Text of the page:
, Volume 4, Issue 3-4, pp 269-280
Date: 02 Jun 2001

Can competitive paradigms increase the validity of experiments on primate social cognition?

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Experiments vary in their ability to distinguish between competing hypotheses. In tests on primate cognition the majority of this variation is due to an experimenter’s ability to test primates in valid settings while providing the adequate amount of experimental control. While experimenters studying primate cognition can use methods of control perfected in captivity, it is still very unclear how to design and then objectively evaluate the external validity of new experimental paradigms. I recommend that more effort be allocated to specify how to create relevant test settings for primates. Primate social life is highly competitive. This means that all aspects of primates themselves, including their cognitive abilities, have likely been shaped by the need to out-compete conspecifics. Based on this hypothesis, sophisticated cognitive abilities of primates might best be demonstrated in competitive contexts. Thus, it is suggested that one possible measure of validity is whether investigators integrate a competitive component into their experimental designs. To evaluate this methodological prediction I review the literature on chimpanzee perspective-taking as a case study including several recent studies that include a competitive component in their experimental designs.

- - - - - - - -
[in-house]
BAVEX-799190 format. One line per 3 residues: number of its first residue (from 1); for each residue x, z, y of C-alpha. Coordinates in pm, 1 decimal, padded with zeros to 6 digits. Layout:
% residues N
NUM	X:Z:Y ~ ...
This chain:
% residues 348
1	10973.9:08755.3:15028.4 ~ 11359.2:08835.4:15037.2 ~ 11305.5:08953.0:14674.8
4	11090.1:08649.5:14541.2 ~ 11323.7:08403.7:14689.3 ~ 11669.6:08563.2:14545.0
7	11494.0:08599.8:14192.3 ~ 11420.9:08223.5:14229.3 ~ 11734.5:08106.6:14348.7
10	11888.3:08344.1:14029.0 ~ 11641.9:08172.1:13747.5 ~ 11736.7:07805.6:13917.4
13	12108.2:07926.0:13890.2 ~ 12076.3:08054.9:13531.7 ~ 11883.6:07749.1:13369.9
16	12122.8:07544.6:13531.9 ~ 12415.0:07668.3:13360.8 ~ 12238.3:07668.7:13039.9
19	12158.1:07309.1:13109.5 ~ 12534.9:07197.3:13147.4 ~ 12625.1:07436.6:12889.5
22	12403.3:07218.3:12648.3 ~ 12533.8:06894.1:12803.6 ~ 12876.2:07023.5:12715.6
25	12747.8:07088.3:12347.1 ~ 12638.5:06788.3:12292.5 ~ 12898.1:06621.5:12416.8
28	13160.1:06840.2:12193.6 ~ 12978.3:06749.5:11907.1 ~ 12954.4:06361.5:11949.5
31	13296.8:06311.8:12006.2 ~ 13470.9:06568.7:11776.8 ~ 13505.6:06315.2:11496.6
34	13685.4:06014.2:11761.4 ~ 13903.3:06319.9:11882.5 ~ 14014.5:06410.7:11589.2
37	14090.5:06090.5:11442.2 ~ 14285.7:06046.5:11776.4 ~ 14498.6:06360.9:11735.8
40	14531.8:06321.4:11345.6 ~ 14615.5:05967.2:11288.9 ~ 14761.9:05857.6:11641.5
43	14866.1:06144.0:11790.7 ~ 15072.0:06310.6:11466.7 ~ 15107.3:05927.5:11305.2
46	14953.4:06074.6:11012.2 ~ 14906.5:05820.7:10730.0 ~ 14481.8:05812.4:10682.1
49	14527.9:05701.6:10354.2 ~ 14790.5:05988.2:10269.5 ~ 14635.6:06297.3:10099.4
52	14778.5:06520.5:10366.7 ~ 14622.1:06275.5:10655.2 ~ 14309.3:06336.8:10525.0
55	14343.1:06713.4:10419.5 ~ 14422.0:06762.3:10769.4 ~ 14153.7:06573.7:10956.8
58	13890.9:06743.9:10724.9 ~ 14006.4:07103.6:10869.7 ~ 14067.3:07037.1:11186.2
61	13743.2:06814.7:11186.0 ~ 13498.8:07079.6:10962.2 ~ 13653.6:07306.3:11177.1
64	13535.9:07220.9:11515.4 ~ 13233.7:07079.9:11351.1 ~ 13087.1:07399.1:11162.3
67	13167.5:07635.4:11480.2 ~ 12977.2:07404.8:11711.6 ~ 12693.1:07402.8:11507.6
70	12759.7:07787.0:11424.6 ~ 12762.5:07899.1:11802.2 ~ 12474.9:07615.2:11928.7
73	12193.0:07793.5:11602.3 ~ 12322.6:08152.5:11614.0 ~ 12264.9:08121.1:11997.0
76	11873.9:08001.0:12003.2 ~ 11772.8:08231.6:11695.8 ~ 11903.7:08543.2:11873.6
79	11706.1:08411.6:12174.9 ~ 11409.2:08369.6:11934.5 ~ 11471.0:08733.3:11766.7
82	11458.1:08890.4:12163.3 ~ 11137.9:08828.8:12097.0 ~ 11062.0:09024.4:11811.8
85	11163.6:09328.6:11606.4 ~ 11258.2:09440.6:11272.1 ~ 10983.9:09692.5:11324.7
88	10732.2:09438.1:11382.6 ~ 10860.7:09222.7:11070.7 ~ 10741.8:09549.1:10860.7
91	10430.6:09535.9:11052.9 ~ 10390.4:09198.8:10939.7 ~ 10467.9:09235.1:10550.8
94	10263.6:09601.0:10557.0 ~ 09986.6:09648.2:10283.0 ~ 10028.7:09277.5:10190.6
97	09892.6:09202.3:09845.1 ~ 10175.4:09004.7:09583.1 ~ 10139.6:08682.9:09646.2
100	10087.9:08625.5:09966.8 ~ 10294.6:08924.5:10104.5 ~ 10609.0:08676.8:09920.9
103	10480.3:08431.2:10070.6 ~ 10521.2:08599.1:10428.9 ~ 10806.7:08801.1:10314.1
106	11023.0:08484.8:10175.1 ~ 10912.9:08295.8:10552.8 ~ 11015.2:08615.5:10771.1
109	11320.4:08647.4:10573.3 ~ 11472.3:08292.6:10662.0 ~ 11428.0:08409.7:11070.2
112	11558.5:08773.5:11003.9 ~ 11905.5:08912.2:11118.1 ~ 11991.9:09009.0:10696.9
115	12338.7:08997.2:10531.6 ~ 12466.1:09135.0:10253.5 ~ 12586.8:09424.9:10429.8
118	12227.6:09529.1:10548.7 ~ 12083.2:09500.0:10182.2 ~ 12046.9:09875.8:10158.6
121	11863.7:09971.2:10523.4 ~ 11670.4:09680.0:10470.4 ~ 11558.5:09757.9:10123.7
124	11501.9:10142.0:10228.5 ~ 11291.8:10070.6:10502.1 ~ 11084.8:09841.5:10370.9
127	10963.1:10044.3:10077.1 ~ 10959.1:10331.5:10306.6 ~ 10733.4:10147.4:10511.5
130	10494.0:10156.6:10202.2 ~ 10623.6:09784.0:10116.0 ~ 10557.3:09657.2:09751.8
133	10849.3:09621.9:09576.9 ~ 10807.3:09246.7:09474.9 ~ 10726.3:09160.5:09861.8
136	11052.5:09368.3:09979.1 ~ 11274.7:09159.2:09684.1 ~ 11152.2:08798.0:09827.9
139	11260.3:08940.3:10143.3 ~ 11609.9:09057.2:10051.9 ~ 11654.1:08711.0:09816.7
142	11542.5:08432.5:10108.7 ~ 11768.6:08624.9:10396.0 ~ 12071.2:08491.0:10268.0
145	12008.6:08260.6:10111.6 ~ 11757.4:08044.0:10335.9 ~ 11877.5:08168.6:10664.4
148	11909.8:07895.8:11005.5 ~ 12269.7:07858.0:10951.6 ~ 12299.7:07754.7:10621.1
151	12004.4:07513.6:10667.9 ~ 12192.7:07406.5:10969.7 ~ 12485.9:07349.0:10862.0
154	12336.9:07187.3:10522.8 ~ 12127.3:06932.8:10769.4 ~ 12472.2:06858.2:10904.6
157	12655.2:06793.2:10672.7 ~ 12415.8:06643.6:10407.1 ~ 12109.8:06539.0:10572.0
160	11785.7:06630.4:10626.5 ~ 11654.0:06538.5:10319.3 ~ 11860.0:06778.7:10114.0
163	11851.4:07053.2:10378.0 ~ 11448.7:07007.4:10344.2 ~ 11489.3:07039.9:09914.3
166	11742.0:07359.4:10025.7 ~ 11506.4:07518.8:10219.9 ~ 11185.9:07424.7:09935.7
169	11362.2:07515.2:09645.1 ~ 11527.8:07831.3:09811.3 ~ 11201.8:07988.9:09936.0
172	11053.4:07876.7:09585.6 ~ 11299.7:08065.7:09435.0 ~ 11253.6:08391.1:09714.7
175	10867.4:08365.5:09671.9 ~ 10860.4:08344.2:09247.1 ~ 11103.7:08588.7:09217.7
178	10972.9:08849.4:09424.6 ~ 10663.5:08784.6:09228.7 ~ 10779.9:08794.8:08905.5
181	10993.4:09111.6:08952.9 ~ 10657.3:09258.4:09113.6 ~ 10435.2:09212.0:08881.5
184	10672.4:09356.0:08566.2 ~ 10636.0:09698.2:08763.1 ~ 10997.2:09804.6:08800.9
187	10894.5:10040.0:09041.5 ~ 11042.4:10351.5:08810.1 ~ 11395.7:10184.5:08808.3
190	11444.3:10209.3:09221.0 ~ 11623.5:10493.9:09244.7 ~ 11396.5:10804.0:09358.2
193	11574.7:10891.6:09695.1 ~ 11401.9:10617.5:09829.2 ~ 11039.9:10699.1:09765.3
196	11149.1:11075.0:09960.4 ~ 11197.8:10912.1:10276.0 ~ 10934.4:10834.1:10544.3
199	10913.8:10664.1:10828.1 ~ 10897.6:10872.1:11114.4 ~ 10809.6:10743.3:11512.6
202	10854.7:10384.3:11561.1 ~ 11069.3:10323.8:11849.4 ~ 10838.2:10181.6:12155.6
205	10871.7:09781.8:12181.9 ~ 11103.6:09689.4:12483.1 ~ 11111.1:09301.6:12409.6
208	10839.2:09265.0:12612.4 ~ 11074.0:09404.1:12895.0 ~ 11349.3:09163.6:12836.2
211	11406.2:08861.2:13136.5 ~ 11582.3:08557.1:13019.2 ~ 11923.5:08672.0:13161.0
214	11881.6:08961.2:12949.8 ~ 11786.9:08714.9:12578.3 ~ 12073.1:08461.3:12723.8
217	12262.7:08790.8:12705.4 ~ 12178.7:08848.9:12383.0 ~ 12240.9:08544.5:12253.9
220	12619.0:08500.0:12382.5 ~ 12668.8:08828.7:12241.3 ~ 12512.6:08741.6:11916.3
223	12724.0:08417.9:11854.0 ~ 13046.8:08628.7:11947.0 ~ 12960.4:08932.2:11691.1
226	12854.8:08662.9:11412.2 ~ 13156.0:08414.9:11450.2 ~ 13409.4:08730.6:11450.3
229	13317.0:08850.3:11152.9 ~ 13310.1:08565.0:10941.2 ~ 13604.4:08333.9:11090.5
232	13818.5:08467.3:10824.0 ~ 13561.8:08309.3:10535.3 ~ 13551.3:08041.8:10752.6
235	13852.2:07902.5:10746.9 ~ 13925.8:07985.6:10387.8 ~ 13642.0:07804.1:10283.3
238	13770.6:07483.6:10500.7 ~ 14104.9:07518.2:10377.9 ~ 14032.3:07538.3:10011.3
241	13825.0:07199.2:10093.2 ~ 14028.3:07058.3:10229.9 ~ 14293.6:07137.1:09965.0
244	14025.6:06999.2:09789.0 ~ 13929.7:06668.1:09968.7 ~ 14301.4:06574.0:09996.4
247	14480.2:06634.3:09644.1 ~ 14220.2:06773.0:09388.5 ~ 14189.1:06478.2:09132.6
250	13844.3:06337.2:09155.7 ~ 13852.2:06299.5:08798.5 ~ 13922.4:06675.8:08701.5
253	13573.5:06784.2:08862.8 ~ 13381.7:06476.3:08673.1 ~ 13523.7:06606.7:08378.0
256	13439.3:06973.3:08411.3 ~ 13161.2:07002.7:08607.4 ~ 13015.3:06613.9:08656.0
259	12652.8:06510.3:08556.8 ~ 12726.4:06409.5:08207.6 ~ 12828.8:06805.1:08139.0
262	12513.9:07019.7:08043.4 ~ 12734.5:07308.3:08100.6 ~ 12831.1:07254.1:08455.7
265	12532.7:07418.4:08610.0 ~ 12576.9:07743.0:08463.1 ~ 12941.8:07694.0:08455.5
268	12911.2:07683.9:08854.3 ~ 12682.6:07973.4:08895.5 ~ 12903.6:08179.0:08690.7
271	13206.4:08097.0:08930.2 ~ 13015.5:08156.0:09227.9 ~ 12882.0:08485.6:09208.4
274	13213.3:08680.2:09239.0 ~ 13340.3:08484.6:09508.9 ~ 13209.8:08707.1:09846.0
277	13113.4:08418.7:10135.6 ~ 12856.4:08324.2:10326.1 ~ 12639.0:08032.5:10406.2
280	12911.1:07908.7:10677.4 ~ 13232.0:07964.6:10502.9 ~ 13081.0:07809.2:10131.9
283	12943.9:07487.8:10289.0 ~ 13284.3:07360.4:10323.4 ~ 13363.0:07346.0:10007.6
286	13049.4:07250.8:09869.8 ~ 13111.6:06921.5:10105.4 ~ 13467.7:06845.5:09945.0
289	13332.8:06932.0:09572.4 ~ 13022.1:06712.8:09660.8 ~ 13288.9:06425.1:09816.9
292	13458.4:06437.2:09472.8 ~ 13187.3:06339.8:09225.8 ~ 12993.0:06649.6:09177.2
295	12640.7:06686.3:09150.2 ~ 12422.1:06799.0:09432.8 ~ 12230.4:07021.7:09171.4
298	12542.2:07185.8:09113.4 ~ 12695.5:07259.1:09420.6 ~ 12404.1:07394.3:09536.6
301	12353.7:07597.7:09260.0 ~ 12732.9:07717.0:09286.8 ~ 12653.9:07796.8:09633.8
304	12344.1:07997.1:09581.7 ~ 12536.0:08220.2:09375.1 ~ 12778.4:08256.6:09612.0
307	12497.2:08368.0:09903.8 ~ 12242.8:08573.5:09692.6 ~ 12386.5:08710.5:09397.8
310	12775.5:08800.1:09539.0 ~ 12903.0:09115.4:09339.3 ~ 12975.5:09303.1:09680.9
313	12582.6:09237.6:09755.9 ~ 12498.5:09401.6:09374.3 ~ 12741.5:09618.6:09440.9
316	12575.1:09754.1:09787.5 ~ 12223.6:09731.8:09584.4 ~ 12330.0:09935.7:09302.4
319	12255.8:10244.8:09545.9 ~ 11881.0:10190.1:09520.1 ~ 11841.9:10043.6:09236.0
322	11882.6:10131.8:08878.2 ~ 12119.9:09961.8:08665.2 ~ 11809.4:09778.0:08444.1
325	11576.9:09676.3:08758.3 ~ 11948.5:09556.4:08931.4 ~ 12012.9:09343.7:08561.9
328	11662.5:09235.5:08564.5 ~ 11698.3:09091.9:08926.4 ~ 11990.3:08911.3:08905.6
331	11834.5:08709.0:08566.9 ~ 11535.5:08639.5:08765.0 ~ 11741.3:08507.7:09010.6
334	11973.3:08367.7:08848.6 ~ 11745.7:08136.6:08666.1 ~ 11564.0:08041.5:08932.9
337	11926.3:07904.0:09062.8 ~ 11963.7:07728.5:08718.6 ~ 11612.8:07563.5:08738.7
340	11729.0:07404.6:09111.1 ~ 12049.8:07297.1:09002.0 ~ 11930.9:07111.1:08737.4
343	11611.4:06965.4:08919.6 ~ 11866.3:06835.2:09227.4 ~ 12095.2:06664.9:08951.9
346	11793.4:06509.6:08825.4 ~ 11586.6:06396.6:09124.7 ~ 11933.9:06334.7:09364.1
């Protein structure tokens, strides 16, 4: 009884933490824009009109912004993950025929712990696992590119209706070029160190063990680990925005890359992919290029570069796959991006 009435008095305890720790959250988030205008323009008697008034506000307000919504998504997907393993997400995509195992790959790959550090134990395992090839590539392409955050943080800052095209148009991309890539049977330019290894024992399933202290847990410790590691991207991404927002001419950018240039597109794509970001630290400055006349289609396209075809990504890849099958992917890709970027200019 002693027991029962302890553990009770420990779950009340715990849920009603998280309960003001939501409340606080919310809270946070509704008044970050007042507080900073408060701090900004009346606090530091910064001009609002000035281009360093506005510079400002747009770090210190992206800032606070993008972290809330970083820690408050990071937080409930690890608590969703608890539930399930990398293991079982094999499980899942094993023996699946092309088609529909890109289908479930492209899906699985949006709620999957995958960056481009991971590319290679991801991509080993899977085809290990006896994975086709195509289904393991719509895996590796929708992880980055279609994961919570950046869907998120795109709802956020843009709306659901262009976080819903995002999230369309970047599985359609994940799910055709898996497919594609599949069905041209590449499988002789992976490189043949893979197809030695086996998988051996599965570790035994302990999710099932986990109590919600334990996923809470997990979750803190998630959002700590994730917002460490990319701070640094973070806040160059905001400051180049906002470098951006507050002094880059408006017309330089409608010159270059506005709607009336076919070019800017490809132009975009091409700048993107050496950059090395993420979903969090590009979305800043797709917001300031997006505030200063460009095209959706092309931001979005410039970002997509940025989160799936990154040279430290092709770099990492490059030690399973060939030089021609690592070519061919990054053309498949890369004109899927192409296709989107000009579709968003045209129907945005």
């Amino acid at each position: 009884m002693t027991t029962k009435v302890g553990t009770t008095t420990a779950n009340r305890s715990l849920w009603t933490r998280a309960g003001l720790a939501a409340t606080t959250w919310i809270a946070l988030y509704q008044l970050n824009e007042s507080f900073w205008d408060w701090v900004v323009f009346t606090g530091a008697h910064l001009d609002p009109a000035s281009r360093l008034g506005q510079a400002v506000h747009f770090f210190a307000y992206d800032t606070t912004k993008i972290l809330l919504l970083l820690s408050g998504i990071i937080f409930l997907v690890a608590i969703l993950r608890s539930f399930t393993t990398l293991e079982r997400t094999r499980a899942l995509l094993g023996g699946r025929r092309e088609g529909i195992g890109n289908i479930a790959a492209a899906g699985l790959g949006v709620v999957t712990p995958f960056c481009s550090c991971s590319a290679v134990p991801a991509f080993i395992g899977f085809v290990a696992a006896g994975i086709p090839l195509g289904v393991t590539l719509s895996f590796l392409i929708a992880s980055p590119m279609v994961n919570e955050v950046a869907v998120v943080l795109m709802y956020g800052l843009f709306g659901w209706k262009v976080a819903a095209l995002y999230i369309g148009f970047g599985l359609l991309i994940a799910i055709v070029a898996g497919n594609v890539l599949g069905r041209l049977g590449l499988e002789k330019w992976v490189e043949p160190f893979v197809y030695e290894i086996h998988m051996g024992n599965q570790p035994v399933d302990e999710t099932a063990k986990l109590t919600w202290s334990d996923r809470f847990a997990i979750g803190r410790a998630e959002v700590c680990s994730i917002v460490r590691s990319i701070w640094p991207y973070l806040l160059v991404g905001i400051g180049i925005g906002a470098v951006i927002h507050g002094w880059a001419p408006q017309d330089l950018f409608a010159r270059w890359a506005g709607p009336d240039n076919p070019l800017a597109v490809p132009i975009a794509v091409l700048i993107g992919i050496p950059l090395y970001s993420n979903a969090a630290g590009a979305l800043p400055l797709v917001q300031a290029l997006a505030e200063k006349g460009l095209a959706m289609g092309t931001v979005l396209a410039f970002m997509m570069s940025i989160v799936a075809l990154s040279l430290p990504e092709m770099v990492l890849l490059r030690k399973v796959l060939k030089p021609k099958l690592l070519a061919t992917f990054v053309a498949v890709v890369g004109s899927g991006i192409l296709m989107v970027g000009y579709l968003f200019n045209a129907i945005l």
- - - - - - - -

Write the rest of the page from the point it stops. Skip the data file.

Accepted after revision: 8 April 2001
Electronic Publication